Building Your Family’s Toolbox

Here a few examples of things that should be in your toolbox:

  • A copy of your loved one’s safety plan
  • A list of support people you can call
  • Documentation for emergency personal which may include:
    • Warning signs and situations that may trigger or escalate a crisis
    • Past hospitalizations and suicide Attempts
    • Alcohol and Drug Use
    • Emergency Contacts: therapist, doctors, support team, etc.
    • De-escalation tips and suggestions
  • Caregiver Self-care Plan and reminders of your own coping strategies
  • Contact information for crisis lines, walk in crisis centres, mobile crisis units, etc.

Engage in Self Care

One of the key things that you need to think about in a crisis is that you need to make sure that you are okay, otherwise you won’t be able to help your loved one. Think about an emergency on an airplane and the instructions we receive. We are always told to put on our oxygen mask first, and then help others who may need it. If you allow yourself to become incapacitated, you won’t be able to effectively help your loved one.

Learn Strategies that May Help De-escalate A Crisis

While your sole intent may be to support and help your loved one when s/he is in crisis, our words, mannerisms and actions can often make a situation worse.  As a caregiver you have control over how you react to a situation.  Sometimes reframing how you see a crisis in your mind by looking at it objectively and without emotions will help you to determine your response.  While stressful, seeing a crisis as an opportunity for change and growth can be helpful.

Communication is key when your loved one is in crisis, because they may not be able to express how they are feeling or understand what is happening.  As a result it is important that you have the tools to effectively connect with your loved one, even in their moment of crisis.  Here are a few tips you can use to help de-escalate a crisis:

  • Remain calm, cool and collected.
  • Be present, give your loved one your undivided attention. Remember that paying attention is not just listening, keep your tone and body language neutral.
  • Focus on their feelings. Validating emotions helps your loved one to feel heard and understood.
  • Be empathetic and non-judgmental. Comments like “get over it” or “stop acting crazy” will give your loved one the impression that what they are going through isn’t important.  Whatever your loved one is going through is “real” to them.
  • Avoid getting into a power struggle. Ignore challenging questions, but not the person and try to bring the focus back to how you can help them.
  • Offer reassurance and let them know that you care.
  • Avoid touching your loved one without asking permission.
  • Respect your loved one’s personal space. If you must enter their personal space, explaining your actions can help them feel less frightened or confused.
  • Allow silence. This gives both you and your loved one a chance to reflect on what is happening and consider the next steps.

Where do you go when de-escalating strategies are not working?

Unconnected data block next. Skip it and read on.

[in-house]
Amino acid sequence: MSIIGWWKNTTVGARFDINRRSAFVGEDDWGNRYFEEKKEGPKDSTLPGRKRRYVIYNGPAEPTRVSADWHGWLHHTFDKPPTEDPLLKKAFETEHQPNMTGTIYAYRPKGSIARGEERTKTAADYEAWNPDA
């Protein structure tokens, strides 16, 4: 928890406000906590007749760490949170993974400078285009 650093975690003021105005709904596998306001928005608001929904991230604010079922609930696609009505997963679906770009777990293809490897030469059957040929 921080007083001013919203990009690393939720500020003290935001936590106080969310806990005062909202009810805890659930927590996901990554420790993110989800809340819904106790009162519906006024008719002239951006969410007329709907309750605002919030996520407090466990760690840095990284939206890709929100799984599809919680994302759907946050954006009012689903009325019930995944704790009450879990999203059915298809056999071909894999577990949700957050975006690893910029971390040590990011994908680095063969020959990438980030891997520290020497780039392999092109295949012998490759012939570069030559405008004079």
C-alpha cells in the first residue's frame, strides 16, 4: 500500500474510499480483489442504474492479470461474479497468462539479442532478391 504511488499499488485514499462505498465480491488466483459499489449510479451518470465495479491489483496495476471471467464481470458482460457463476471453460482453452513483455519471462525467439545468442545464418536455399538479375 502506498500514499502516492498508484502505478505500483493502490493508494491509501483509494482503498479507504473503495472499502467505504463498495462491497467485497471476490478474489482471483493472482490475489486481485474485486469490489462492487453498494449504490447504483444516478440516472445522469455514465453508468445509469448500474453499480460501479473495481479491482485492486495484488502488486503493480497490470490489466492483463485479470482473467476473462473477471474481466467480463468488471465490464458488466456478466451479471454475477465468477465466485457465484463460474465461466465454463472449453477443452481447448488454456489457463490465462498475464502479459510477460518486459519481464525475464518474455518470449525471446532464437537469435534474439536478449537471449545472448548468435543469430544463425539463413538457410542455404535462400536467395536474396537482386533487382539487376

Remain calm, assess the situation and determine the level of crisis.  Does you loved one:

  • Have a plan to harm themselves or others?
  • Is the situation life threatening?
  • Are they at risk of something that could harm themselves or others?

If the answer to one of more of these questions is yes and you believe that there is an imminent risk, call 911 or go to the nearest emergency room.

When contacting 911:

  • Explain to the operator that your loved one is experiencing a mental health crisis
  • Be very specific about the behaviours you are observing. Describe what is happening in the moment, not what happened in the past or what you fear will happen in the future.
  • Some jurisdictions have specialized teams that respond to mental health calls. Ask the operator to send someone who is trained to work with people with mental illnesses.
  • Be prepared for the involvement of both medical responders and law enforcement
  • If/when officers arrive, be prepared to provide as much information on your loved one as you can. This is a situation where your Family’s Toolbox will come in handy.
  • If your loved one is not taken to the hospital for assessment and the situation worsens, call for help again

If there is no immediate danger, reach out to professionals for advice:

  • Your local mental health crisis support line
    • Your local crisis support team has advanced training and will be able to assess the situation and help you to determine next steps and also provide your loved one with support.
  • Your loved one’s psychiatrist
  • Clinic nurse
  • Therapist
  • Case manager
  • Family physician
Pro Tips

While you wait for help

  • If you don’t feel safe at any time, leave the location immediately and seek support
  • Communicate with your loved one and explain what you are doing
  • Give your loved one space to move around freely
  • Give your loved one options and actively engage them in safety planning
  • Reduce stimulation in the room from TV, bright lights, loud music, etc.
  • Validate your loved one’s experiences, remember these experience are real to your loved one even if you disagree
  • Be comfortable with silence

When your loved one does not want help

  • Listen to what they have to say, ask questions and validate their feelings
  • Explore options and alternatives together
  • Resist the urge to fix the problem or give advice
  • Take care of yourself and make sure you are supported
  • Make sure you understand the Mental Health Act
  • Know for to access Crisis Resources
  • Safety come first – if your loved one is at risk, ask for help or call 911

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